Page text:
Experts in many different fields, ranging from foreign relations to social sciences, vigorously discussed the doctrine of Barack Obama. Some of them supported the former president’s views and actions and argued that they would lead to many benefits. At the same time, others were concerned about the adverse consequences of his approach. Even though several years have passed after the end of his presidency, there is still no consensus on whether Obama’s doctrine was successful or not. It is essential to analyze the key elements before making any conclusions. In general, the approach adopted by the former president was practical; thus, it should be considered by the current president of the United States in order to lead the country to prosperity.
First, Obama questioned the necessity of the presence of the United States in the Middle East. He believed that the resources invested in the region were not worth the benefits gained from it. Trillions of dollars had been spent ineffectively, leading to minor positive outcomes or even negative consequences. Besides, Obama was convinced that human resources had been wasted in the Middle East inadequately. The role of the region for the growth of the United States was severely overestimated. Besides, the former president stated that Americans could do little to cause considerable changes in the area with significantly different cultures. Therefore, Obama claimed that it was more effective and reasonable to focus on other issues.
Second, Obama believed that if the United States got involved in many different conflicts across the planet, the country risked suffering from adverse results. For example, its positive image as a powerful and democratic state could be destroyed. The cases of citizens of various countries burning American flags and expressing their hatred were evident results of interventionism politics. Moreover, millions of Americans were unwilling to lose their close ones or risk their own lives in the conflicts taking place outside of the United States. Hence, the former president stated that the damaged public image and deaths of the U.S. citizens were unworthy of making small differences in other countries.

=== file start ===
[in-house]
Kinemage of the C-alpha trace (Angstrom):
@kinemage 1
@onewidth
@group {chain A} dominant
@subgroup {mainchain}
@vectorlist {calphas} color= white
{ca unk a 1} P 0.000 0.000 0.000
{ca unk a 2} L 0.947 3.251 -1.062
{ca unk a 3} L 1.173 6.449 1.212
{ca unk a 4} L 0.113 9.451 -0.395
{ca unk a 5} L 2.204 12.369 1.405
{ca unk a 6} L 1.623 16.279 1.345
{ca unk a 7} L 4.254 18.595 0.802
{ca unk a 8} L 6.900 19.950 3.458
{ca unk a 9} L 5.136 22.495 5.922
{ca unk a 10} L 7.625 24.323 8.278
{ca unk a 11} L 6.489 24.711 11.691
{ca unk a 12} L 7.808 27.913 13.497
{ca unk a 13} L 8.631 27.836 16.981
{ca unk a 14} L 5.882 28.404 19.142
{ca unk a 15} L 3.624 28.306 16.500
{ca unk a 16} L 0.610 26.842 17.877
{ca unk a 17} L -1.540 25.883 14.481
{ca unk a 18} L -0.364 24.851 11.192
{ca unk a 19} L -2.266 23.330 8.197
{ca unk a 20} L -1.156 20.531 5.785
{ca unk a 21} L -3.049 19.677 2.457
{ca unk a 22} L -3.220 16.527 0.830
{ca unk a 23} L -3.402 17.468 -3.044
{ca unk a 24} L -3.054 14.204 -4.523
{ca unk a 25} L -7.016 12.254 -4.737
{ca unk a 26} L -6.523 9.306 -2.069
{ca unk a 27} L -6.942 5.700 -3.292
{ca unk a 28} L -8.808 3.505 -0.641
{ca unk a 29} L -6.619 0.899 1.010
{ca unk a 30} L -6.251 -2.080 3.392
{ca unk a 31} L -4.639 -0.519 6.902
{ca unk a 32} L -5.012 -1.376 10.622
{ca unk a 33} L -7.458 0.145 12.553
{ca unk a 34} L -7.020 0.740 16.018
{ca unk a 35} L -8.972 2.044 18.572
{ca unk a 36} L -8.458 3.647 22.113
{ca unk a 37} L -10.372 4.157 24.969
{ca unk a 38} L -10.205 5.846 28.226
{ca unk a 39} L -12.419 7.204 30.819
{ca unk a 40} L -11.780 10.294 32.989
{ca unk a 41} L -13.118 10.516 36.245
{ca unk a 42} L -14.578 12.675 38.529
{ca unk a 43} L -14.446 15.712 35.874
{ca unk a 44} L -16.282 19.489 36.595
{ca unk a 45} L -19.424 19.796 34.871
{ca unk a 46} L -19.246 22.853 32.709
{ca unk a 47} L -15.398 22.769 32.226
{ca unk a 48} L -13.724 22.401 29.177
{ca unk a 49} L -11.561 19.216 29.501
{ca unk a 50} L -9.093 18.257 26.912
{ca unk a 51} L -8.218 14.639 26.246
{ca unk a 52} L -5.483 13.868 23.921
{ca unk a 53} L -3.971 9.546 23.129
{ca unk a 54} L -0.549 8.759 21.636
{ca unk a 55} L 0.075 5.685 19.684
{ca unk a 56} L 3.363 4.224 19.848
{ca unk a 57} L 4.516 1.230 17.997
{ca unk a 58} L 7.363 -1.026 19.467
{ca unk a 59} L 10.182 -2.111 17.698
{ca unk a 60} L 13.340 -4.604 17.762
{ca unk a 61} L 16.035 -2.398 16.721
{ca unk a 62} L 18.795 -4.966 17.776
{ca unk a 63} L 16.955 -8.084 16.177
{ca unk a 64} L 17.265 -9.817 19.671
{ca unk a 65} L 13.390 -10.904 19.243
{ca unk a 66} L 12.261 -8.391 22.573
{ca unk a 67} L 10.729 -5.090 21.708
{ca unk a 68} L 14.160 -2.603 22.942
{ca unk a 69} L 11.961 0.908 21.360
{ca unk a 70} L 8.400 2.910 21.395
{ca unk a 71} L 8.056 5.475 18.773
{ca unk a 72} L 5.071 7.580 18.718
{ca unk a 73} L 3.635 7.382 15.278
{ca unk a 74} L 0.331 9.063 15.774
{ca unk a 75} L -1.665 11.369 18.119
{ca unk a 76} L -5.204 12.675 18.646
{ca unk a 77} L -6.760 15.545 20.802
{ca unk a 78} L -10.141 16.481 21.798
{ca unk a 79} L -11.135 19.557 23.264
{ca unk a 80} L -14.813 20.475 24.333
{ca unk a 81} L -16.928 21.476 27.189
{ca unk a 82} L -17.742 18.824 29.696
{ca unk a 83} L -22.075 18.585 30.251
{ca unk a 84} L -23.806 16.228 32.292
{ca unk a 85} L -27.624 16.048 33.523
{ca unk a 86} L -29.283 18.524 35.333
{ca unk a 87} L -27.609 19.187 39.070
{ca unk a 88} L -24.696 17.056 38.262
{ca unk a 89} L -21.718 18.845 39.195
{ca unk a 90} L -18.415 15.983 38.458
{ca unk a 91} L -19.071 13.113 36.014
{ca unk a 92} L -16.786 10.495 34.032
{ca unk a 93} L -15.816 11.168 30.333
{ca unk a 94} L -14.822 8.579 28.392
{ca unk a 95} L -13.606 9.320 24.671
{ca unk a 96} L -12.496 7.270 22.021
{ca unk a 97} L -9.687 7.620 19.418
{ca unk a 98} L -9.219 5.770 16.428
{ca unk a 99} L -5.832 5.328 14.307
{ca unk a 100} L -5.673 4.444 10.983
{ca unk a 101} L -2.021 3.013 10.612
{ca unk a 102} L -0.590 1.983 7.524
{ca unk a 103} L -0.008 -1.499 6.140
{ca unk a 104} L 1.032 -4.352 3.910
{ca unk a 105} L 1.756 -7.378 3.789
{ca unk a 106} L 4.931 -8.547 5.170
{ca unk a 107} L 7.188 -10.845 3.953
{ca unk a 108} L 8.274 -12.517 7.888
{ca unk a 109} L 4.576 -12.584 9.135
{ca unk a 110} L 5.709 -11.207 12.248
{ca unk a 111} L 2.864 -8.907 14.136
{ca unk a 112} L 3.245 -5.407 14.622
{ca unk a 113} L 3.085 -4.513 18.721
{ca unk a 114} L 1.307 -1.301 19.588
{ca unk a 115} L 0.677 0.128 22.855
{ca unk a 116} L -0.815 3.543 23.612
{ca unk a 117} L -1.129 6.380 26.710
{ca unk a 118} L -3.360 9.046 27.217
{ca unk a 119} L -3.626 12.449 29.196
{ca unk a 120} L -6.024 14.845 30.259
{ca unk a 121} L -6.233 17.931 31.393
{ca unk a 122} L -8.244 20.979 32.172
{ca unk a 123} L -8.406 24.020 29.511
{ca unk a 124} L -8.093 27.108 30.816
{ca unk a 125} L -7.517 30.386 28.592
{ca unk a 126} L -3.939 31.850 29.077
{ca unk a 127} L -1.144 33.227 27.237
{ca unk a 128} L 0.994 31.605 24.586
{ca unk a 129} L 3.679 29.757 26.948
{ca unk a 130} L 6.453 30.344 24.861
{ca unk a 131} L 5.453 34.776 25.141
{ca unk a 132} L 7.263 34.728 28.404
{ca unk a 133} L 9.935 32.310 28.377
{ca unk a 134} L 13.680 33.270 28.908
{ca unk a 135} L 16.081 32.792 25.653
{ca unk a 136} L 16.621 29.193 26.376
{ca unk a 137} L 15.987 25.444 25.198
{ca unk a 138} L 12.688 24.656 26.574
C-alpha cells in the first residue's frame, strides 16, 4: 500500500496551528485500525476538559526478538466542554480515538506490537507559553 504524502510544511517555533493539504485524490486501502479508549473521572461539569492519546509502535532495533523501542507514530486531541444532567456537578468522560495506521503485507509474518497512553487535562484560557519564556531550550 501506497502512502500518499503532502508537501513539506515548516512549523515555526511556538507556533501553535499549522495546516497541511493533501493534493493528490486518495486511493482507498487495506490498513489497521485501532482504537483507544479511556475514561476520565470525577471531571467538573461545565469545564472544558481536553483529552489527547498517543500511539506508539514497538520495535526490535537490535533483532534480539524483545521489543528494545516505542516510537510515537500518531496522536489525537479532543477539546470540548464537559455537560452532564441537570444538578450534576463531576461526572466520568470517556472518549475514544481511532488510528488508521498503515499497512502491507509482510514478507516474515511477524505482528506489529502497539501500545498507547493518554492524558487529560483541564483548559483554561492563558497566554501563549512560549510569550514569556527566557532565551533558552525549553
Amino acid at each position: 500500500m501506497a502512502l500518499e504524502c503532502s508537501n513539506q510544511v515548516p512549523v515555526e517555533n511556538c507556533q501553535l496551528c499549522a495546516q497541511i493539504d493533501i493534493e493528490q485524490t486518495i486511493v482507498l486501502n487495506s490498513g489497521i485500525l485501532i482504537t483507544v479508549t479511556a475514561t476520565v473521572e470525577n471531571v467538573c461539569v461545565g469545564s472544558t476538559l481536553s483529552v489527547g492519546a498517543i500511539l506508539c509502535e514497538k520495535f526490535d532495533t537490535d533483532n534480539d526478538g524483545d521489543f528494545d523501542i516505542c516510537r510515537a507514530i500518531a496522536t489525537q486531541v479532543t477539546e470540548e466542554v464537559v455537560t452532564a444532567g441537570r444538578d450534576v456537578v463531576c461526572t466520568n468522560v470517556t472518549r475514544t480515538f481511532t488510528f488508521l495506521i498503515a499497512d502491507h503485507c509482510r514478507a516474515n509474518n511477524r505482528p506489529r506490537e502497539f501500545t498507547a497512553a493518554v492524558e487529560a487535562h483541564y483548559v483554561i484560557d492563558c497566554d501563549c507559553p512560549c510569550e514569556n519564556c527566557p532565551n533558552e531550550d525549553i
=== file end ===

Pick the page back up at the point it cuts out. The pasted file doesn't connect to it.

Without any doubt, Obama was a realist president since his doctrine appeared to be based on growing evidence. The former president knew that it was irrational to spend much time and effort trying to solve the conflicts produced by entirely different cultures, especially in the Middle East, instead of concentrating on local issues. Much evidence proved that Americans’ diligent and costly work in Eastern states caused mostly negative consequences for the country.
Focusing too much on other regions led to the United States’ significant loss of power throughout recent years. People with entirely different worldviews could not understand westerners endeavoring to spread their values and traditions, undermining local cultures. Obama realized that the United States would only prosper when paying more attention to local issues and avoiding unnecessary interventions in conflicts across the world.
In conclusion, Obama’s doctrine appears to be realistic and reasonable. The former president doubted the necessity of the U.S. presence in the Middle East due to its little impact and minor outcomes for the country itself. Furthermore, he was convinced that the damaged public image and wasted human resources are not worth the possible consequences. Obama objectively evaluated the issue and realized that Americans could not change the whole world and make it a better place. If they continued to believe in it, they would be defeated by other developed countries investing time and effort in dealing with local problems.